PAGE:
# Probability of a random walk with positive drift cross a negative threshold

Assume that $$S_i(k) =\sum_{t=1}^k X_i(t)$$ for $$i = 1,2.$$ $$X_i(t)$$ are i.i.d. random variables with positive mean. What is the probability that $$\inf_k \{\max_{i} S_i(k)\}< -a$$, for some a > 0?

I suppose as $$a\to+\infty$$, $$P(\inf_k \{\max_i S_i(k\} < -a) = P(\inf_k S_1(k)<-a)\cdot P(\inf_k S_2(k)<-a)$$. Is that correct? How to prove it?

• It can be proved that with certain constraints of the distribution of X, we have $$\lim_{a\to\infty}P(\inf_k S_i(k)<-a)=Ce^{-a}$$ Do we have $\lim_{a\to\infty} P(inf_k \{max_i S_i(k\} < -a) = Ce^{-2a}$ ? – Zishuo Mar 15 at 14:30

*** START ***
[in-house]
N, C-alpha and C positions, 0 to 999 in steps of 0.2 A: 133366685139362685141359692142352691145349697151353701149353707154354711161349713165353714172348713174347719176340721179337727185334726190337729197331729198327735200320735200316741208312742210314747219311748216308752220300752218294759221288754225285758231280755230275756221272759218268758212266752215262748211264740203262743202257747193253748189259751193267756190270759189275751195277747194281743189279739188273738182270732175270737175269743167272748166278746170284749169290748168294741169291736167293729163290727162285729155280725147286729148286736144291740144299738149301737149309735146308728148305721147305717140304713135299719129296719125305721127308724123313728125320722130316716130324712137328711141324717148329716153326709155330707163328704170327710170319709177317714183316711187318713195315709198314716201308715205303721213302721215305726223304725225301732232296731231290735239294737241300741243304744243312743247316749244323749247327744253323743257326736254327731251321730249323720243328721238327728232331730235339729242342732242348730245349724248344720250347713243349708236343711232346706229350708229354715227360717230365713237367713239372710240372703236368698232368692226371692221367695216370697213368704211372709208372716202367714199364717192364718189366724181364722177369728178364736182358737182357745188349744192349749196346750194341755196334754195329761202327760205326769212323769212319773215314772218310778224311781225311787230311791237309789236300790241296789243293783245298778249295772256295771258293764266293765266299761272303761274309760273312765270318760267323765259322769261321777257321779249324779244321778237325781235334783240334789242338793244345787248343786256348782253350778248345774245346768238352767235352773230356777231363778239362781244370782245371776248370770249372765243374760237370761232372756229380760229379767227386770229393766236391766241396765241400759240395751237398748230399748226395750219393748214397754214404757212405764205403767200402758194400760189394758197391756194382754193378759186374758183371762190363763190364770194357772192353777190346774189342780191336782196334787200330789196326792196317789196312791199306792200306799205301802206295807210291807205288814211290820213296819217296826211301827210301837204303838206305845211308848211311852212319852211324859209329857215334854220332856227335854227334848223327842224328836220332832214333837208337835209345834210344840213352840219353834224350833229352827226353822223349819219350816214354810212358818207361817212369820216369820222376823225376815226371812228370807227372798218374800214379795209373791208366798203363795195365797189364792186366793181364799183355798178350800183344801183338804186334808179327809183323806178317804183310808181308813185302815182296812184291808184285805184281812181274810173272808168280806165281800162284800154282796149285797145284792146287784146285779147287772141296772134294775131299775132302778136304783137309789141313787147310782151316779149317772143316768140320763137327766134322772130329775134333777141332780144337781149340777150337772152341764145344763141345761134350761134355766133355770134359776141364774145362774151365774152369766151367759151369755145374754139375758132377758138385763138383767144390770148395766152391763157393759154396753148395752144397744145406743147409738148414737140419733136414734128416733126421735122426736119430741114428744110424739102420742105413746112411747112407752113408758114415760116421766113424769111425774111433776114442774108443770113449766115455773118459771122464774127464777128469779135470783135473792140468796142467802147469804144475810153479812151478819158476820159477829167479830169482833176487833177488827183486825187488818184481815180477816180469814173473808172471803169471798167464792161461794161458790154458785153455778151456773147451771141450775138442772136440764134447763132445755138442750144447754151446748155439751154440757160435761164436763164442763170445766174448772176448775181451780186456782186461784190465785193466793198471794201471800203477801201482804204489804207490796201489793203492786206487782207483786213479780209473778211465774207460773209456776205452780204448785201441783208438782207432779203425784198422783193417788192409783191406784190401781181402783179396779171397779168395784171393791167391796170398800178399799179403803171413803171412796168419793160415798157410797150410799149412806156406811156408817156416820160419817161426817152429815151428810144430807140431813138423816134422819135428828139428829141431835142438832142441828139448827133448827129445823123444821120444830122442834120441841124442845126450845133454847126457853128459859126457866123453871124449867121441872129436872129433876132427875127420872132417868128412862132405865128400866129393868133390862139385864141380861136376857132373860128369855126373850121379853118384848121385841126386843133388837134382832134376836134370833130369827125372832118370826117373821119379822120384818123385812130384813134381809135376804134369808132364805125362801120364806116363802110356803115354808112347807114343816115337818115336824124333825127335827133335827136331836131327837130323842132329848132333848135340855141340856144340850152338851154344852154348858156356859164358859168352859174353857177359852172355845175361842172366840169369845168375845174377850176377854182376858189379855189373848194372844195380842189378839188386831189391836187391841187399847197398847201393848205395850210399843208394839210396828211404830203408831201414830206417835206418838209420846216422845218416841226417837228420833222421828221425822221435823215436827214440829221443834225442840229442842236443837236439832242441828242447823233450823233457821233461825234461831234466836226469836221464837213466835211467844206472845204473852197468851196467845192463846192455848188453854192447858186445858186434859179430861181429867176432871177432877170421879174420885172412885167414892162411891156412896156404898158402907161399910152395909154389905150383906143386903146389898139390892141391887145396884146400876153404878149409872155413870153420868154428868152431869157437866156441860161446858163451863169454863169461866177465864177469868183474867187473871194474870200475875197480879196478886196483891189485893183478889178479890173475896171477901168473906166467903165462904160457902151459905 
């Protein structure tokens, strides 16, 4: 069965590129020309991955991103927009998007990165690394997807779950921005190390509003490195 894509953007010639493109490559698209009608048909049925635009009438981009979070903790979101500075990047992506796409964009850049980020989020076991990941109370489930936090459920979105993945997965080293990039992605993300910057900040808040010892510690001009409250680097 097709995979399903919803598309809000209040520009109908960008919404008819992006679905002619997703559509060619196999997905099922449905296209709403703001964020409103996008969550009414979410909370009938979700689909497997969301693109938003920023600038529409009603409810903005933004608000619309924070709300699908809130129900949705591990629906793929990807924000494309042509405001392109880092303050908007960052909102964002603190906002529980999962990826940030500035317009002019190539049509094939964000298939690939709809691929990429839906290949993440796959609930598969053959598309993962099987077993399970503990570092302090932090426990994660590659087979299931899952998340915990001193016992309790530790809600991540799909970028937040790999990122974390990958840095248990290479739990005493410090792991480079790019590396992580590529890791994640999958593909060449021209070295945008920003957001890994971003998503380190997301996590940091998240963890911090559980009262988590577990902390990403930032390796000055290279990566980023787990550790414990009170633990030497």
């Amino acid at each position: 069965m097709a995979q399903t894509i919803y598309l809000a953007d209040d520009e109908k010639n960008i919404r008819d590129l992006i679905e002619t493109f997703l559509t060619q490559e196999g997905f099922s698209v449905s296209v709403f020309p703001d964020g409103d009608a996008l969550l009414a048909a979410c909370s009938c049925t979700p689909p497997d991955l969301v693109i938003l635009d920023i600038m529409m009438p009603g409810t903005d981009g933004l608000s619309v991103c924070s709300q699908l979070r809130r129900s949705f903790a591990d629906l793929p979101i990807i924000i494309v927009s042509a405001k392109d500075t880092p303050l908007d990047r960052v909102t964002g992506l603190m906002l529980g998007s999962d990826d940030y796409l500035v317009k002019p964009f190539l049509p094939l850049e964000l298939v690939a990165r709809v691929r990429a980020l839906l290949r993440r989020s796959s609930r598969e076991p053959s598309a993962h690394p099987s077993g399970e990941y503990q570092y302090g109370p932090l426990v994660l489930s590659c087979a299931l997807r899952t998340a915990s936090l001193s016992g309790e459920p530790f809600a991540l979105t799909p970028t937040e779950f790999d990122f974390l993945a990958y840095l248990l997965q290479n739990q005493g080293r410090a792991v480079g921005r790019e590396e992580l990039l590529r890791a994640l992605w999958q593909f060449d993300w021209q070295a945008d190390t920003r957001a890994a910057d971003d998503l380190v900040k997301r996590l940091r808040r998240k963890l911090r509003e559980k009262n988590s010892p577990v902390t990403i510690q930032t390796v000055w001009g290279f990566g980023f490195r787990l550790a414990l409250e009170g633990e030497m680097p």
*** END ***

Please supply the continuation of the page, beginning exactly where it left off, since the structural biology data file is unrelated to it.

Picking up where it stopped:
Partial Answer showing that your product claim is not correct, but not providing the correct answer $$\textstyle \text{Saying}\quad \inf_k \max_i S_i(k) \le -a \quad\text{means}\quad \text{there exists a k so that S_1(k) \le -a and S_2(k) \le -a}.$$ So we do not simply take the product: we need $$S_1$$ and $$S_2$$ to be below $$-a$$ at the same time. Taking the product would just say "both $$S_1$$ and $$S_2$$ individually go below $$-a$$ at some point".
Note also that you have said "as $$a \to \infty$$", and then written $$a$$ on both sides. Do you mean that the two limits are the same? (For a sequence $$x_n$$, the limit $$\lim_n x_n$$ must be independent of $$n$$, if it exists, since $$n$$ is only a dummy variable.)
• Yes, I mean those two limits are the same as $a\to+\infty$. Or more formally, as $a\to + \infty$ $$\frac{P(\inf_k \{\max_i S_i(k\} < -a)}{ P(\inf_k S_1(k)<-a)\cdot P(\inf_k S_2(k)<-a)}\to 1$$ Those two probability may not equal to each other for every $a$, but the fraction may tends to 1 because difference of them is minor to their value. – Zishuo Mar 25 at 9:07